How can I per­suade girl­friend to let me touch her feet?

Irish Examiner - Feelgood - - Health - Send your ques­tions to suzigod­son@mac.com

“Podopho­bia (an ir­ra­tional fear of feet) may not be as well doc­u­mented as its op­po­site num­ber, podophilia (foot fetishism)

I find my girl­friend’s feet re­ally at­trac­tive, but she thinks that all feet, in­clud­ing her own, are ugly, and won’t let me touch them. How can I per­suade her to let me near them?

>> Most peo­ple are fairly neu­tral about their feet — par­tic­u­larly women be­cause we can jazz them up with a pedi­cure and some nail pol­ish — so it seems to me that if she is de­scrib­ing them as ugly, then she re­ally, re­ally does have a prob­lem with them.

Podopho­bia (an ir­ra­tional fear of feet) may not be as well doc­u­mented as its op­po­site num­ber, podophilia (foot fetishism), but it is not un­com­mon. Most peo­ple don’t hate feet, but they don’t find them erotic ei­ther. When Oliver Turn­bull, a pro­fes­sor of psy­chol­ogy at Ban­gor Univer­sity, asked 800 men and women to com­plete a sur­vey rat­ing 41 body parts for eroge­nous in­ten­sity, the pe­nis and the cli­toris were in­evitably top of the list, while the feet, toes and an­kles scraped along the bot­tom for both gen­ders.

You are ob­vi­ously dif­fer­ent. Al­though you don’t de­scribe your­self as hav­ing a foot fetish, you clearly think that feet are a turn-on and that touch­ing them is a sex­u­ally grat­i­fy­ing ex­pe­ri­ence. You are not alone. In 2007 Clau­dia Scorolli at the psy­chol­ogy depart­ment of the Univer­sity of Bologna as­sessed the fre­quency of spe­cific fetishes. A stag­ger­ing 47% cent were sex­u­ally fix­ated on feet or toes.

It may sound like a bit of a jump, but the podophile/podophobe co­nun­drum has pre­vi­ously been ex­plained by the feet and the gen­i­tals oc­cu­py­ing ad­ja­cent ar­eas of the sen­sory cor­tex in the brain. The so­matosen­sory ho­muncu­lus, the sen­sory map of the brain, was de­vel­oped in the 1950s by the neu­ro­sur­geon Wilder Graves Pen­field and the neu­rol­o­gist Theodore Ras­mussen.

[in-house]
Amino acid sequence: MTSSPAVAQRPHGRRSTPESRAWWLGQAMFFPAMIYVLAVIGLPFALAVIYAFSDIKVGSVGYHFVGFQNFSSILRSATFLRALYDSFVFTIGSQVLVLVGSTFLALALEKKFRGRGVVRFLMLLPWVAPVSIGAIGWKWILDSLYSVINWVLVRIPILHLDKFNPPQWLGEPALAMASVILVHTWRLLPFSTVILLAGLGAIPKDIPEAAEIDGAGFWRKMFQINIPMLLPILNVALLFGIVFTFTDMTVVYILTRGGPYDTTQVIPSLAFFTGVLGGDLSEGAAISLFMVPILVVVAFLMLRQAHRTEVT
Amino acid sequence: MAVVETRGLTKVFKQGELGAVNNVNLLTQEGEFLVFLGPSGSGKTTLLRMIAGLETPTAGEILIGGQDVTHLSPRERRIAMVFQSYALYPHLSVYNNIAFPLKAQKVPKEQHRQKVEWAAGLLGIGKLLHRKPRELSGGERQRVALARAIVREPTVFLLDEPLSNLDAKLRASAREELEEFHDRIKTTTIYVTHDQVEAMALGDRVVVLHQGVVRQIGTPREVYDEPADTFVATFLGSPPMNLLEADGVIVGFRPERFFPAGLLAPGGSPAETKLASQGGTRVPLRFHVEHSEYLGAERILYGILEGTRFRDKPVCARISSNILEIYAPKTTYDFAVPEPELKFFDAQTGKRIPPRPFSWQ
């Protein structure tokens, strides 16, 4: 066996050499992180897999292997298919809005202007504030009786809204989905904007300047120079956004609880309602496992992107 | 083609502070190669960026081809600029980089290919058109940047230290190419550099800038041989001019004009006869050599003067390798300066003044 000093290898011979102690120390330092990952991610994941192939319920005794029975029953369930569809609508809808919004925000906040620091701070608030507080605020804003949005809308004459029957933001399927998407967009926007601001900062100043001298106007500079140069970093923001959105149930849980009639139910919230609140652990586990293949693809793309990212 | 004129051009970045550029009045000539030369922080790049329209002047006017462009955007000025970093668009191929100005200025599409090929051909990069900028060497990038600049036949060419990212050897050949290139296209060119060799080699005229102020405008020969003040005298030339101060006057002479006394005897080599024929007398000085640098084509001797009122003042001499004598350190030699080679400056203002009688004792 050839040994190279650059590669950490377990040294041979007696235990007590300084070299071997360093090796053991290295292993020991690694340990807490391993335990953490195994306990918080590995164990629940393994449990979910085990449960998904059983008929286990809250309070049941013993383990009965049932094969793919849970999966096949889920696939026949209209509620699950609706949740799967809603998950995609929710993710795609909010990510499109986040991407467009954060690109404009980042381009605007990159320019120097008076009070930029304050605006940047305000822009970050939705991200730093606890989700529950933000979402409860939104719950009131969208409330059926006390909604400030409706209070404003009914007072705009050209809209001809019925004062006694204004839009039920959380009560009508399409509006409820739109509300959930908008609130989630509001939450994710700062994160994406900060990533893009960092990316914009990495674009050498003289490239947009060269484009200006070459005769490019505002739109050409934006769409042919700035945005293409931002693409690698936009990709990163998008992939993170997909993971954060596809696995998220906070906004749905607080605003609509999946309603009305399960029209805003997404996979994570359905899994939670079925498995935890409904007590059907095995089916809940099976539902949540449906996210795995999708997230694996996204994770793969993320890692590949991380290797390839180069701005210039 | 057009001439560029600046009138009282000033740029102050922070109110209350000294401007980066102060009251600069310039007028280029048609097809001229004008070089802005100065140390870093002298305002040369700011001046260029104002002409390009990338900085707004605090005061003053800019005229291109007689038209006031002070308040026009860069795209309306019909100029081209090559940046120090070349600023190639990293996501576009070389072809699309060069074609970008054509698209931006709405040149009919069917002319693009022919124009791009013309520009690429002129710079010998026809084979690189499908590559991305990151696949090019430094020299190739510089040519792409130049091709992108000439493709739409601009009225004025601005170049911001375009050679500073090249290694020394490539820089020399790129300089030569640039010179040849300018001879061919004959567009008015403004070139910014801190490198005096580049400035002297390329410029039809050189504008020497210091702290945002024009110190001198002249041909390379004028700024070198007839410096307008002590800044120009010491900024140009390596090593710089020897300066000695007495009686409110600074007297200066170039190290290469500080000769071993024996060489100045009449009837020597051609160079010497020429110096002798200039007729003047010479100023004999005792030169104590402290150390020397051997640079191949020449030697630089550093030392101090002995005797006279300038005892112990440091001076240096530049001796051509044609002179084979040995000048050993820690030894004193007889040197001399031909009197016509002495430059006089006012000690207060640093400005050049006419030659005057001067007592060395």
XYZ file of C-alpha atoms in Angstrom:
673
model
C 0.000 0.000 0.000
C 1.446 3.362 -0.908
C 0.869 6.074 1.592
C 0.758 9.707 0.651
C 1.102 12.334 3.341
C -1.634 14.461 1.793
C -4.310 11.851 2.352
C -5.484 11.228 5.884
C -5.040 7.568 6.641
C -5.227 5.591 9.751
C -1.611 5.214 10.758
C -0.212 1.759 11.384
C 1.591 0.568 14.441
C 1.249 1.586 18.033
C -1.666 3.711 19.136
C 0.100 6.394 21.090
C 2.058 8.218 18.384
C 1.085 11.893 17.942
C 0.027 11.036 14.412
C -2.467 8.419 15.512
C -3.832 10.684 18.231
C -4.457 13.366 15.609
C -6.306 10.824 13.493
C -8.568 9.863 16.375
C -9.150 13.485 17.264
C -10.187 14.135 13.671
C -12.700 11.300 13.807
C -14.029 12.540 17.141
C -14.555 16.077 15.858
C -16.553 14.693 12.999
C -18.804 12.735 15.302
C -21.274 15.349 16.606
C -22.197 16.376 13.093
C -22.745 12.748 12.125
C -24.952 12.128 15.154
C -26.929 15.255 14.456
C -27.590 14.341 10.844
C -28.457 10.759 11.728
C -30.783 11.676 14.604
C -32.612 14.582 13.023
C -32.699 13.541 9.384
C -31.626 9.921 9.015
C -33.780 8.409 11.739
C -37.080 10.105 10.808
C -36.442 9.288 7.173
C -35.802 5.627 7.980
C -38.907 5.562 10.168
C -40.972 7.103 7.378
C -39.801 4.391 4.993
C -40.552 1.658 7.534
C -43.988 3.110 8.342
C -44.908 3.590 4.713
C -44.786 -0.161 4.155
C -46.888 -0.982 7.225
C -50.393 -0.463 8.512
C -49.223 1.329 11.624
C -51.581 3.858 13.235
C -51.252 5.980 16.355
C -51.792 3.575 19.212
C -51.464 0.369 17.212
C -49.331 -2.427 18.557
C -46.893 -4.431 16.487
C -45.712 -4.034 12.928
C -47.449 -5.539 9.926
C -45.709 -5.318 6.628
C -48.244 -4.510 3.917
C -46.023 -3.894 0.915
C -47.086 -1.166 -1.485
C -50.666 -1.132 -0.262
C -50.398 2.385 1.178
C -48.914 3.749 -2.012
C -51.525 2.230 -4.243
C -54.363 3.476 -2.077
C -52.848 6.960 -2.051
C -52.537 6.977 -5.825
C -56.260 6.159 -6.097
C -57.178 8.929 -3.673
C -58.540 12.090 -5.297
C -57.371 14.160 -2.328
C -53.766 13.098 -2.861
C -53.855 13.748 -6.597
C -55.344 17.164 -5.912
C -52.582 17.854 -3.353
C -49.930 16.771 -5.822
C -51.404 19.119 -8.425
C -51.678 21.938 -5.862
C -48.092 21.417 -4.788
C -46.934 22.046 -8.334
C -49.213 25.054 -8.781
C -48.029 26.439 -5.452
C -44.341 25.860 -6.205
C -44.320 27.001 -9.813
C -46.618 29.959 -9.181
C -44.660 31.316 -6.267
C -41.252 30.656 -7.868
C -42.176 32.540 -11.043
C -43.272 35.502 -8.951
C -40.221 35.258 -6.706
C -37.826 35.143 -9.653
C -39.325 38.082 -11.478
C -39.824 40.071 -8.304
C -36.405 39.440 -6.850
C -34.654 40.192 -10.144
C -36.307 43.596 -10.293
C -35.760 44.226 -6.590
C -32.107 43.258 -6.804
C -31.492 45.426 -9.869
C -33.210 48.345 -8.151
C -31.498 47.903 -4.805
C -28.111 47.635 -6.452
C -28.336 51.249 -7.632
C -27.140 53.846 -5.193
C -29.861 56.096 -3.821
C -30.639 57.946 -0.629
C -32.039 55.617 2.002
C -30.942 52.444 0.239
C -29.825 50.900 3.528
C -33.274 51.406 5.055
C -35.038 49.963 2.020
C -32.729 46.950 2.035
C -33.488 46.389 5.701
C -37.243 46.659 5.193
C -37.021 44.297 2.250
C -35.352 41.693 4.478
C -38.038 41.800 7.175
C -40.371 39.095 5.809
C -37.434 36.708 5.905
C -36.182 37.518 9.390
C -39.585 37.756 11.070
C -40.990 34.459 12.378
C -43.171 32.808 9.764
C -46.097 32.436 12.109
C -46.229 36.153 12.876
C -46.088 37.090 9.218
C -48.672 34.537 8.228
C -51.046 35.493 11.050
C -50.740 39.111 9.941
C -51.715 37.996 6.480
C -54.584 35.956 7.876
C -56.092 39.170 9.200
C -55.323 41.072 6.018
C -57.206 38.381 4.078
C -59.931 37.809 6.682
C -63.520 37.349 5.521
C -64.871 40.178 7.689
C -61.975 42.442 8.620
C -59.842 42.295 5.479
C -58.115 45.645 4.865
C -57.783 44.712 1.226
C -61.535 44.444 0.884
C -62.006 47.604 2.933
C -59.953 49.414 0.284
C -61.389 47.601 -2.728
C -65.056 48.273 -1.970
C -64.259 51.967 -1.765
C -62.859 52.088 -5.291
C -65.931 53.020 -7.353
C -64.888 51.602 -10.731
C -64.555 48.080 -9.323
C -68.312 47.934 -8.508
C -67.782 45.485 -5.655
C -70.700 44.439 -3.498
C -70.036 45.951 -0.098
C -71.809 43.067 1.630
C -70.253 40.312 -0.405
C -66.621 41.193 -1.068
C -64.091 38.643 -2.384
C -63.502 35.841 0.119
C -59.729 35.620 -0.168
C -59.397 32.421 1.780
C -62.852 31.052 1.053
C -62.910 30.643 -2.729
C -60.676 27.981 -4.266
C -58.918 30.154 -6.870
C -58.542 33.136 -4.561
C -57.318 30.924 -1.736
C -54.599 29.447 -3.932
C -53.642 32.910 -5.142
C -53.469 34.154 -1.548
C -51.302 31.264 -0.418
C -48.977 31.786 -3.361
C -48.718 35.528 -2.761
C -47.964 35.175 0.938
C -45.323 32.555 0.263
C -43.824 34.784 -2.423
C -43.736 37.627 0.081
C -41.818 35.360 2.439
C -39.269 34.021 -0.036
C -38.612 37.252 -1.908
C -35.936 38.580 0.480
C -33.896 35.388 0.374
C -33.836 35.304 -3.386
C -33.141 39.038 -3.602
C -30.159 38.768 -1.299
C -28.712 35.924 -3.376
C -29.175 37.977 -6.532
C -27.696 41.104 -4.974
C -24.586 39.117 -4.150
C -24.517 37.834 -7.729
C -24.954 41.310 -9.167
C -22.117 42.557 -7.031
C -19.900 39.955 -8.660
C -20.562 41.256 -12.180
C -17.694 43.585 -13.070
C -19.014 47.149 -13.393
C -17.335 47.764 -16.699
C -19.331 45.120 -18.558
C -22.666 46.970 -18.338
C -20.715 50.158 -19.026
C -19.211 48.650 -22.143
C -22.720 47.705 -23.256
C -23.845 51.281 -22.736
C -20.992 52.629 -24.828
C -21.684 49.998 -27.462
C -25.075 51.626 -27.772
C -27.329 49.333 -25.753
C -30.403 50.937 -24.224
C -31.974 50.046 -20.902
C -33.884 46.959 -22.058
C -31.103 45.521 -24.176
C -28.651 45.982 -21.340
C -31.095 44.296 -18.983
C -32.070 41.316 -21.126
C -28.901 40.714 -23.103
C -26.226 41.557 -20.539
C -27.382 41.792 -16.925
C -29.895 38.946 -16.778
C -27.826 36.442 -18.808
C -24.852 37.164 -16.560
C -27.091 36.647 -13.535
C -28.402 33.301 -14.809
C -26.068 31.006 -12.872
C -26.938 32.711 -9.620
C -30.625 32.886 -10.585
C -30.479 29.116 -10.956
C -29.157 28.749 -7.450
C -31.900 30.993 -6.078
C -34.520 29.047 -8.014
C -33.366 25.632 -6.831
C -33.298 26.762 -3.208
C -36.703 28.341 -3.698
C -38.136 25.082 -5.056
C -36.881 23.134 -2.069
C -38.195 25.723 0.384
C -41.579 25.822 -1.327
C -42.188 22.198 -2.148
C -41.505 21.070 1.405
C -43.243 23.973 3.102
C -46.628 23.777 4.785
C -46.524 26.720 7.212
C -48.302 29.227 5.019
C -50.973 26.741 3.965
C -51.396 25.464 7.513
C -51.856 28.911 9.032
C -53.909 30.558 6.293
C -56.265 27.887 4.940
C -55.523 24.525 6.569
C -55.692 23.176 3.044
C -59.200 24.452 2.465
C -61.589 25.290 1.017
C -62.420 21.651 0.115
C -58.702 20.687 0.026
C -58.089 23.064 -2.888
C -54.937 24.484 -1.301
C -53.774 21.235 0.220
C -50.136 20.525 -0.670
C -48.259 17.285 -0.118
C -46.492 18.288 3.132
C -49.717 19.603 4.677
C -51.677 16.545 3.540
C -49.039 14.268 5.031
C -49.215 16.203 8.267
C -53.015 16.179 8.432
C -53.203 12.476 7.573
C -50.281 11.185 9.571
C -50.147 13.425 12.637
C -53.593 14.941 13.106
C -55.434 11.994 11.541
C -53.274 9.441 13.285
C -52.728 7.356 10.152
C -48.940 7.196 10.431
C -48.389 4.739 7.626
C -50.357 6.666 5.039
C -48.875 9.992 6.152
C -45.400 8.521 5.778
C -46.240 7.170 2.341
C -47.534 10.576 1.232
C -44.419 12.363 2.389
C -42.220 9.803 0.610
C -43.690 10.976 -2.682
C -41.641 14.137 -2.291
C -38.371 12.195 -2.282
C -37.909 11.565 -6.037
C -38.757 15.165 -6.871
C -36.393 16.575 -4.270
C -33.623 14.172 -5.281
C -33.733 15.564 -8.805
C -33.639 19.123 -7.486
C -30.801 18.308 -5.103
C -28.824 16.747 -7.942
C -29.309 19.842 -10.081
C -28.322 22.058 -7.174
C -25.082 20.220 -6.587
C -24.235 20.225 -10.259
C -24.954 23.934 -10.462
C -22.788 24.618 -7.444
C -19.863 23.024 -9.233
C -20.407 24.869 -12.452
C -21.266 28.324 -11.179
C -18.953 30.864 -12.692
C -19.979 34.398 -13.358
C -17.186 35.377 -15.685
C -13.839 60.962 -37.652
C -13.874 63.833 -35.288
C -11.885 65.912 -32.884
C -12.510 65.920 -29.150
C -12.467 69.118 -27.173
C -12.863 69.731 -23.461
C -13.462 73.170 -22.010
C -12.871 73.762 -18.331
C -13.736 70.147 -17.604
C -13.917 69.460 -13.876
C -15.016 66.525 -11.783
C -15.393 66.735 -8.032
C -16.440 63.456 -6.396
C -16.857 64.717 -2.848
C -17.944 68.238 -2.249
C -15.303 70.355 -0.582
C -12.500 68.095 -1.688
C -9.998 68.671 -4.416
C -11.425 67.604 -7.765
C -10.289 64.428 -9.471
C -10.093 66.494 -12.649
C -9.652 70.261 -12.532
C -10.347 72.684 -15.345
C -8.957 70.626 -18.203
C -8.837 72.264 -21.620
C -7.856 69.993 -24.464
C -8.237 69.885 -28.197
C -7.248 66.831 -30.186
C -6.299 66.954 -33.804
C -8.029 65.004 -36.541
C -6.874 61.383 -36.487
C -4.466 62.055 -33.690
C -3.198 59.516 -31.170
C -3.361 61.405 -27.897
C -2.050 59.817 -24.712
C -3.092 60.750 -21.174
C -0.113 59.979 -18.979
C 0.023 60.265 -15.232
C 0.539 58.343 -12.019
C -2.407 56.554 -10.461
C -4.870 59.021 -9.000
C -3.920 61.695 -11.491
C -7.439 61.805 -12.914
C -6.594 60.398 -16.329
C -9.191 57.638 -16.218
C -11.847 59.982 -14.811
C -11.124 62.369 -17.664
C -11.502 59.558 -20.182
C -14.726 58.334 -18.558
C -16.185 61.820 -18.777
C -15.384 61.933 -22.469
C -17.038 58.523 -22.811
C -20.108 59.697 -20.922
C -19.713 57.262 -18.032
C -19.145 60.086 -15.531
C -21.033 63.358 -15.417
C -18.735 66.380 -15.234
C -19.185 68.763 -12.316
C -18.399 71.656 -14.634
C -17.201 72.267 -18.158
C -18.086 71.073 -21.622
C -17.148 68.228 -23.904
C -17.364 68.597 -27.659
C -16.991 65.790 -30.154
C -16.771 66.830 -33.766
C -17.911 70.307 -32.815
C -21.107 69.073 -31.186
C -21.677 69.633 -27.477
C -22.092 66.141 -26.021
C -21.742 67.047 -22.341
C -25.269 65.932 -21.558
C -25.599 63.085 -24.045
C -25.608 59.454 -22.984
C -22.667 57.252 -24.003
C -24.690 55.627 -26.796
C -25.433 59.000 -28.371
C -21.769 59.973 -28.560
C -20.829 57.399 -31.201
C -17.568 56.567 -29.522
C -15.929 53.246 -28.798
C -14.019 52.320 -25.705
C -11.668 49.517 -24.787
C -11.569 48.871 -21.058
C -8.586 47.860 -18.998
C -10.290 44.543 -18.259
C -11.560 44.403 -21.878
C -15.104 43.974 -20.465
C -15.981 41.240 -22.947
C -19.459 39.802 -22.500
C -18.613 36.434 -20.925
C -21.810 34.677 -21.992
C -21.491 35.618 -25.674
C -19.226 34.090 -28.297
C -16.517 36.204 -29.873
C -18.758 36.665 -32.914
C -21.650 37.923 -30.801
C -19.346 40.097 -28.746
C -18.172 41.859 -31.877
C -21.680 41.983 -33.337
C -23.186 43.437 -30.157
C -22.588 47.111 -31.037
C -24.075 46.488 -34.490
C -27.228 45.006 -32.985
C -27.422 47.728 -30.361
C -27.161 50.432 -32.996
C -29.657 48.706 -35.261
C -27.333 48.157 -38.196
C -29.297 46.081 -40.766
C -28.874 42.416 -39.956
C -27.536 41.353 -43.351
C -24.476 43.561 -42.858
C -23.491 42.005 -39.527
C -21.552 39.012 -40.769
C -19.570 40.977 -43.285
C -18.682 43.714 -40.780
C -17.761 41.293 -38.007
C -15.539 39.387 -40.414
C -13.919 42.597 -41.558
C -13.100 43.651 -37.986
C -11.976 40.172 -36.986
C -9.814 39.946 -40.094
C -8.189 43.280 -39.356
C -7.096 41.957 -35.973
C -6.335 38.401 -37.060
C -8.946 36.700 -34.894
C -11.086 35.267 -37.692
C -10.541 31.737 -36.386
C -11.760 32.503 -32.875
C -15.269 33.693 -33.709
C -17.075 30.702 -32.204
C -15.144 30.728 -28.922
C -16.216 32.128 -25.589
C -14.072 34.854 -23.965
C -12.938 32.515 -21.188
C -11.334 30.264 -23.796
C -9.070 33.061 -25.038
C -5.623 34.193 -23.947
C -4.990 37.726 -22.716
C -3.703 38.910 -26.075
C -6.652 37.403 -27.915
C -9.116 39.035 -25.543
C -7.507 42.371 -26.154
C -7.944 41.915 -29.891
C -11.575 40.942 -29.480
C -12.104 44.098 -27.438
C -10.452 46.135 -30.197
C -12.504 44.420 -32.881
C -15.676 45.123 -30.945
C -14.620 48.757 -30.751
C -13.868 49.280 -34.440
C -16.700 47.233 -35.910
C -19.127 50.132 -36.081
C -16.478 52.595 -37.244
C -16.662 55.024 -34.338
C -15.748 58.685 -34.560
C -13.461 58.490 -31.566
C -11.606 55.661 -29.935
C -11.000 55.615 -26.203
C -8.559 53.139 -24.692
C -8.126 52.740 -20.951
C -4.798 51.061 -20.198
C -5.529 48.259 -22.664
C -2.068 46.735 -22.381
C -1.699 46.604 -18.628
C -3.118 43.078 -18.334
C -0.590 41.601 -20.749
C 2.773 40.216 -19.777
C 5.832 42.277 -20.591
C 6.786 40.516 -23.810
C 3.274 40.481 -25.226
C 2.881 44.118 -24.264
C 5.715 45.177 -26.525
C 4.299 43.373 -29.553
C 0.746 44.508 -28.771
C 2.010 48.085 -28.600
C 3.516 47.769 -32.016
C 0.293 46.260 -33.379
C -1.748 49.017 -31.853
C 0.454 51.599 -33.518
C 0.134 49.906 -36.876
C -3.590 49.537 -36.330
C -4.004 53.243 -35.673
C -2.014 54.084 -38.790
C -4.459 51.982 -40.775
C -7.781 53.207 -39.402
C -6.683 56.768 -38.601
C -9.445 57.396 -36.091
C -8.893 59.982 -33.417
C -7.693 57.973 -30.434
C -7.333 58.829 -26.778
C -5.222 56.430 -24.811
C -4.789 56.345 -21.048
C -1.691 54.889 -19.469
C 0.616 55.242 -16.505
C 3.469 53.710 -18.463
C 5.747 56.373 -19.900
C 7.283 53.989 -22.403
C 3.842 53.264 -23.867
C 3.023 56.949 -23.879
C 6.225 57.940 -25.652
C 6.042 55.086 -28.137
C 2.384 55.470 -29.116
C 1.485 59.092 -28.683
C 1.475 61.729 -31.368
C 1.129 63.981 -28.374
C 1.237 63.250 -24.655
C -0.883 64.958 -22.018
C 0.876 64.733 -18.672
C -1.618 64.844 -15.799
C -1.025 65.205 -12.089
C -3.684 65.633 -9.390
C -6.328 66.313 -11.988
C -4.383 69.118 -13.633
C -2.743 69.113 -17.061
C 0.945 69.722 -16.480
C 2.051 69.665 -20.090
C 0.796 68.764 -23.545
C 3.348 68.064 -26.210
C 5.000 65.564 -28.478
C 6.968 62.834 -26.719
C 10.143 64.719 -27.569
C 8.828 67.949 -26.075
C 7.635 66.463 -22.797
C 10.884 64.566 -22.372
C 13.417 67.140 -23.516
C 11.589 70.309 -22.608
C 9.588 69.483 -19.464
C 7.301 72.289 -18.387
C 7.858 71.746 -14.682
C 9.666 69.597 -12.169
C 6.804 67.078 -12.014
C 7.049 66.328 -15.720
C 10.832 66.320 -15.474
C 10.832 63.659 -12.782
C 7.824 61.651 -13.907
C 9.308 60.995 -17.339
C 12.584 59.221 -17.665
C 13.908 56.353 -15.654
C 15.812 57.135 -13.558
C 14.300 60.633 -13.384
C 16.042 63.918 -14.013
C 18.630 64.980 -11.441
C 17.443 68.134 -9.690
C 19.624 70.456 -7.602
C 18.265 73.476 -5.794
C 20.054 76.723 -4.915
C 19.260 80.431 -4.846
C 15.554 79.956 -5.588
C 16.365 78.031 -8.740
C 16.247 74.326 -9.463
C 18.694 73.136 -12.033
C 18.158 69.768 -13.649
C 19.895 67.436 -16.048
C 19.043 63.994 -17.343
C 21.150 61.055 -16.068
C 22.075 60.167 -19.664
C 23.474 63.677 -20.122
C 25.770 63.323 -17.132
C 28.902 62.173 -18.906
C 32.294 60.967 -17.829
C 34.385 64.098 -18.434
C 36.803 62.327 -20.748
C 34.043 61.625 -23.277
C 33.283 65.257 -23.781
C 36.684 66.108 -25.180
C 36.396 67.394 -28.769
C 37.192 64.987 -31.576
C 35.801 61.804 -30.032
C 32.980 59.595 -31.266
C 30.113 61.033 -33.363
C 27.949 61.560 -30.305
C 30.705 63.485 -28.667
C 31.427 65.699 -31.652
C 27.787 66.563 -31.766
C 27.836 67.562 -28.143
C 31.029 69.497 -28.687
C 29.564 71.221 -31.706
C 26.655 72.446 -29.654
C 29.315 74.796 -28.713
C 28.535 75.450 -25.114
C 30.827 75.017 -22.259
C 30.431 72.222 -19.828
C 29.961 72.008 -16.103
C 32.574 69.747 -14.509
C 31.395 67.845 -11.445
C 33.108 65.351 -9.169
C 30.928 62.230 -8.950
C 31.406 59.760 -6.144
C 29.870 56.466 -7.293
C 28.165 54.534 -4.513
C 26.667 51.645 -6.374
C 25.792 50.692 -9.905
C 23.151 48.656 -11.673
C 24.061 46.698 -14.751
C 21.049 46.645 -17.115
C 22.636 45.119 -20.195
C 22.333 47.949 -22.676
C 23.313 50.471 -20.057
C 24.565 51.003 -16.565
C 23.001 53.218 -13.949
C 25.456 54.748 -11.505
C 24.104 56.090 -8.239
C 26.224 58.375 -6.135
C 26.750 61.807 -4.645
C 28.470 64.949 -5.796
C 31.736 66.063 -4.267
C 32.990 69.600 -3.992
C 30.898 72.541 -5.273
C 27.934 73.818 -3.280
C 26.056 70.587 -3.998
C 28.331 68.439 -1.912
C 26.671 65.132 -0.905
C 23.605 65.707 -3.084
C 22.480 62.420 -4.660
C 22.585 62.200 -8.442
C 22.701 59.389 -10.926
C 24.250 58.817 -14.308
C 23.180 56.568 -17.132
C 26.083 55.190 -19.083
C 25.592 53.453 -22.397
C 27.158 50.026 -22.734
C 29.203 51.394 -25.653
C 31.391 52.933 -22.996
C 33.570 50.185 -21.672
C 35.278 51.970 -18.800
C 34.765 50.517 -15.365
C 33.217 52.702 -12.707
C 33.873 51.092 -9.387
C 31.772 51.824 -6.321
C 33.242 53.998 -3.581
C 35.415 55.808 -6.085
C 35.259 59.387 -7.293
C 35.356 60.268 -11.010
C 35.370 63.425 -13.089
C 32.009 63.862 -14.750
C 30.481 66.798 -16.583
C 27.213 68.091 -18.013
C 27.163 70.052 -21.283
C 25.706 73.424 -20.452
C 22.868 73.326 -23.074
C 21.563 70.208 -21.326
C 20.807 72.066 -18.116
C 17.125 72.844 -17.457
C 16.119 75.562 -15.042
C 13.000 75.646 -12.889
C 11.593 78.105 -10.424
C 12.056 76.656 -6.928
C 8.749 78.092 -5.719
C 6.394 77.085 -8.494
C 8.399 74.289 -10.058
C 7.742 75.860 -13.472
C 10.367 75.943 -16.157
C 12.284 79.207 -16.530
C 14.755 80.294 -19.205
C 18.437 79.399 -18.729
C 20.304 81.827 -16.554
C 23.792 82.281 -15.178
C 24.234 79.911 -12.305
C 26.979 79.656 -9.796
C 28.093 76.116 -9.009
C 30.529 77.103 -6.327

In the late 1990s, Vi­laya­nur S Ra­machan­dran, a pro­fes­sor of psy­chol­ogy at the Univer­sity of Cal­i­for­nia, San Diego, pro­posed that the prox­im­ity may cre­ate some kind of neu­ral con­fu­sion. His thought was that this would ex­plain why some peo­ple de­velop ei­ther a foot fetish or an aver­sion to feet.

More re­cently, Serge Stoleru at the French In­sti­tute of Health and Med­i­cal Re­search has sug­gested there may ac­tu­ally be two dif­fer­ent rep­re­sen­ta­tions of the gen­i­tals in the brain, one that is sen­si­tive to erotic stim­u­la­tion and one that in­ter­prets whether the sen­sa­tion is pleas­ant or un­pleas­ant. Ba­si­cally, we still don’t un­der­stand.

While it is re­as­sur­ing to know you are both com­pletely nor­mal, your love of feet and your girl­friend’s aver­sion to them will be dif­fi­cult to rec­on­cile if you main­tain your present po­si­tions. Com­pro­mise isn’t re­ally an op­tion be­cause there is no ac­cept­able half­way be­tween want­ing to touch some­thing and not be­ing al­lowed to, so your only op­tion is to ne­go­ti­ate.

I’d start by try­ing to give her con­fi­dence that she has lovely feet. In­stead of fetishis­ing them, learn what she dis­likes about them and make her feel good about them in­stead. Per­haps start by of­fer­ing her a foot mas­sage at the end of a busy day (with­out it lead­ing to sex). The key is sim­ply to make her and her feet feel truly loved.

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